Conceptualization, methodology, and software, J.N.H.-A., M.M., A.H., and D.O. All authors contributed to the review validation, formal analysis, investigation, writing, draft preparation and editing. All authors have read and agreed to the published version of the manuscript.


This research was partially funded by the Earth Institute Columbia University and Columbia World Projects, ACToday.


We acknowledge the comments and the support received by the Financial Instrument Sector Team (FIST) at the International Research Institute for Climate and Society.

Conflicts of Interest

The authors declare no conflict of interest. The funders had no role in the design of the study; in the collection, analyses, or interpretation of data; in the writing of the manuscript, or in the decision to publish the results.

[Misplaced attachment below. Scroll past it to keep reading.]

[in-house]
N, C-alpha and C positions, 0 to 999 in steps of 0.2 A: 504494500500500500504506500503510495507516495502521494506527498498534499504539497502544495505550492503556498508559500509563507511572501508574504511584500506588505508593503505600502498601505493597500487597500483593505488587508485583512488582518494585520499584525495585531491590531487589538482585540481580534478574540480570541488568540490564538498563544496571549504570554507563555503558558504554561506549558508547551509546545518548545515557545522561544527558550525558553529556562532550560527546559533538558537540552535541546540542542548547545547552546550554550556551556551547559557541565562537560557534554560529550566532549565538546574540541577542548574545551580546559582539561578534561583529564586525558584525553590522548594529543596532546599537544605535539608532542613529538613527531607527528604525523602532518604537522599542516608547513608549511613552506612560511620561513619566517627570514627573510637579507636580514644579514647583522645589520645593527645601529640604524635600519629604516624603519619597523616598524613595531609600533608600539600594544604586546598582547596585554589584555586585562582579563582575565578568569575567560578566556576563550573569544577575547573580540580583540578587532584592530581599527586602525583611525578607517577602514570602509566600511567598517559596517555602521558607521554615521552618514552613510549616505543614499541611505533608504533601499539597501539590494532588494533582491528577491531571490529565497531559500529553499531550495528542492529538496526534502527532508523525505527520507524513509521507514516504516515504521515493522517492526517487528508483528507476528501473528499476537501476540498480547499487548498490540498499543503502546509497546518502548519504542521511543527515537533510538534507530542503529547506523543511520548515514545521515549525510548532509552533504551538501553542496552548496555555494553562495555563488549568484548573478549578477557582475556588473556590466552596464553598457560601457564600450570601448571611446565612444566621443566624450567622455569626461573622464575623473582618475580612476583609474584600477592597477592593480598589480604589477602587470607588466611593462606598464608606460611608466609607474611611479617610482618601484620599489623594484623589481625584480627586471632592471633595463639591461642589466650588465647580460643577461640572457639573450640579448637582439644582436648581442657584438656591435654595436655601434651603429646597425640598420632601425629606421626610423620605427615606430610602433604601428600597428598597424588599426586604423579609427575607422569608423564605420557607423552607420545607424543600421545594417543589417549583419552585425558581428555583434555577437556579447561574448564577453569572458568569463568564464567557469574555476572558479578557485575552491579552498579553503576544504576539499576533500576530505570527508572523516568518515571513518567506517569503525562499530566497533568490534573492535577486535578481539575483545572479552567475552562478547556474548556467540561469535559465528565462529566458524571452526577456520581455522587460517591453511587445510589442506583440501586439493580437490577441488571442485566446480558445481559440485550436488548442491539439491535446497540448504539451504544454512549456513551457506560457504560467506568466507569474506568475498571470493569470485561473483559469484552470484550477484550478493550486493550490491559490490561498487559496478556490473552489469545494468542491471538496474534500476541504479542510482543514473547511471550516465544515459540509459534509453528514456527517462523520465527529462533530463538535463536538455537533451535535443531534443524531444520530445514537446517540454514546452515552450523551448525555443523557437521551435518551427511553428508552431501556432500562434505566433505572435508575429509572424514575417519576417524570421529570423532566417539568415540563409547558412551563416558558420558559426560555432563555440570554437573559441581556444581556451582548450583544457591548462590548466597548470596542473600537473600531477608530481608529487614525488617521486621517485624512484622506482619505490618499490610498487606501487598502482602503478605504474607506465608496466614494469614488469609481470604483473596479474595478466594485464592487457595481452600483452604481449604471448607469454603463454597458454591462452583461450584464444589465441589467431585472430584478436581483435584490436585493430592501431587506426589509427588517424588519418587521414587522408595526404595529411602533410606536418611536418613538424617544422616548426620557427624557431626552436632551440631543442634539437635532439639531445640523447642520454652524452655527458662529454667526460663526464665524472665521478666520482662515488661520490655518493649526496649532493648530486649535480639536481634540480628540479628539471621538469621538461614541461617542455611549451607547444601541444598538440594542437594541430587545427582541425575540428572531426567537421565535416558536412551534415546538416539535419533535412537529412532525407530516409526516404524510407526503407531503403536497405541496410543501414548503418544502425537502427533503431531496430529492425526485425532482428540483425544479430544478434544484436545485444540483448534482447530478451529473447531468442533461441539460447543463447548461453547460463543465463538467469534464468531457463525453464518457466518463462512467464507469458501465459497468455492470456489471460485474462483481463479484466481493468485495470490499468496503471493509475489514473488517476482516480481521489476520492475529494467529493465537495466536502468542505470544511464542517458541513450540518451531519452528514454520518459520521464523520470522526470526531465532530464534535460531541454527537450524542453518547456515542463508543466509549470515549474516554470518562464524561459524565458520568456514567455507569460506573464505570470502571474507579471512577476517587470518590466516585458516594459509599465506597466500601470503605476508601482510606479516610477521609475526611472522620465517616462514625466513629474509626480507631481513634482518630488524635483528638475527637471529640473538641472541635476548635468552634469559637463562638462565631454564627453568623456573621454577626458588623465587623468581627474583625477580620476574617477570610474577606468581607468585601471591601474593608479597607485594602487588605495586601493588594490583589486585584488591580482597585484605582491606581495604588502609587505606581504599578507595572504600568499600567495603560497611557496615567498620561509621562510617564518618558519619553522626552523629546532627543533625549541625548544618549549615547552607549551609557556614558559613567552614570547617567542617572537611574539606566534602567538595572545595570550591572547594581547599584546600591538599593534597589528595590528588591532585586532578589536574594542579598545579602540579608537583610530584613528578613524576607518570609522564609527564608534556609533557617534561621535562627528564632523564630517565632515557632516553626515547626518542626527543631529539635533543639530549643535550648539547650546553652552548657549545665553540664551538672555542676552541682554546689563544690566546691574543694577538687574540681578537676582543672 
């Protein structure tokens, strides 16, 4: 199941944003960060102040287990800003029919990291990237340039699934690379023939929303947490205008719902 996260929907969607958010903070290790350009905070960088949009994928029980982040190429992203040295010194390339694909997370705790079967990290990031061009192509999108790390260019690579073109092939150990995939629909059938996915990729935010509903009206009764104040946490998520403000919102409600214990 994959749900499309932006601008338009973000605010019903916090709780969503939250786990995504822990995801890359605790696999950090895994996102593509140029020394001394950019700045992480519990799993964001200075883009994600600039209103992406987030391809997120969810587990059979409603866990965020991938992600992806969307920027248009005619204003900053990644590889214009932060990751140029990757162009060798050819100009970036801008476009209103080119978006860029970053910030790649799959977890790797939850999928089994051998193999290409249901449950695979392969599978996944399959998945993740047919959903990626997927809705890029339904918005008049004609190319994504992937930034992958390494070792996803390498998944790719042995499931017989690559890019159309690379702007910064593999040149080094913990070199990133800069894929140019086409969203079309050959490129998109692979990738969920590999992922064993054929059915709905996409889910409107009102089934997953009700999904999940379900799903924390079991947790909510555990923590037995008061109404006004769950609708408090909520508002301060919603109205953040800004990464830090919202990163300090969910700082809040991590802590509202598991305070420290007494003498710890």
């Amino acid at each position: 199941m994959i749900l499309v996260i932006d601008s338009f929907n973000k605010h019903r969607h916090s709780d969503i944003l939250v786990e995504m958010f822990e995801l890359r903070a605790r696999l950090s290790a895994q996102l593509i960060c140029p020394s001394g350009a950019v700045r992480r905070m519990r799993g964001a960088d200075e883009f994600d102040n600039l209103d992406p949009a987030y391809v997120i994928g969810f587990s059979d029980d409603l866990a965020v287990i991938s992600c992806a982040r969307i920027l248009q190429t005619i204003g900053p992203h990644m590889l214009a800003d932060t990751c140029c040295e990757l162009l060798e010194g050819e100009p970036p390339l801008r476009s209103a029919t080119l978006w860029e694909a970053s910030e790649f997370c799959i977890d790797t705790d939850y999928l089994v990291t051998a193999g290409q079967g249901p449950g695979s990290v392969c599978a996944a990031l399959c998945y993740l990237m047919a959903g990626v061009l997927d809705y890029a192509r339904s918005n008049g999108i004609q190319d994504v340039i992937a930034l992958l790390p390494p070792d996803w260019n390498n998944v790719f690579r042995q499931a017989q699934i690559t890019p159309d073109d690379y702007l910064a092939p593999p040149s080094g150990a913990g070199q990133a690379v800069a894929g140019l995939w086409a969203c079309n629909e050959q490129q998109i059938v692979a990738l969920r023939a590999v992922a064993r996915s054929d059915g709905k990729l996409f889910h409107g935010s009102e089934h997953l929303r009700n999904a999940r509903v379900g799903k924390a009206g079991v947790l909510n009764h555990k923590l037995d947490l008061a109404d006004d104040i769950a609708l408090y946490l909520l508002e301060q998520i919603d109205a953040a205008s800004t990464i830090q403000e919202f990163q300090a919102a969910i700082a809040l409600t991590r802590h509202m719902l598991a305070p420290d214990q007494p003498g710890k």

Appendix A

Table A1. Literature review categories.
Table A1. Literature review categories.
Q1: What Is the Primary Purpose and Context of Games in Agriculture in This Period?
SubjectIndividual, group, both
Agriculture sectorGrowing crops, raising animals, fishery, forestry, hunting, farming
RegionNorth Africa, East Africa, Central Africa, East Asia, South Asia, Southeast Asia, West Asia, North Asia, Latina America, USA/Canada, Europe, Australia
Thematic domain Altruism, reciprocity, trust, fairness, other social preferences, public good games, other coordination and cooperation, market games and simulations (e.g., willingness to pay), risk preferences/attitudes, memory, intertemporal behavior/discounting, technology adoption/acceptance, other behavior and cognitive bias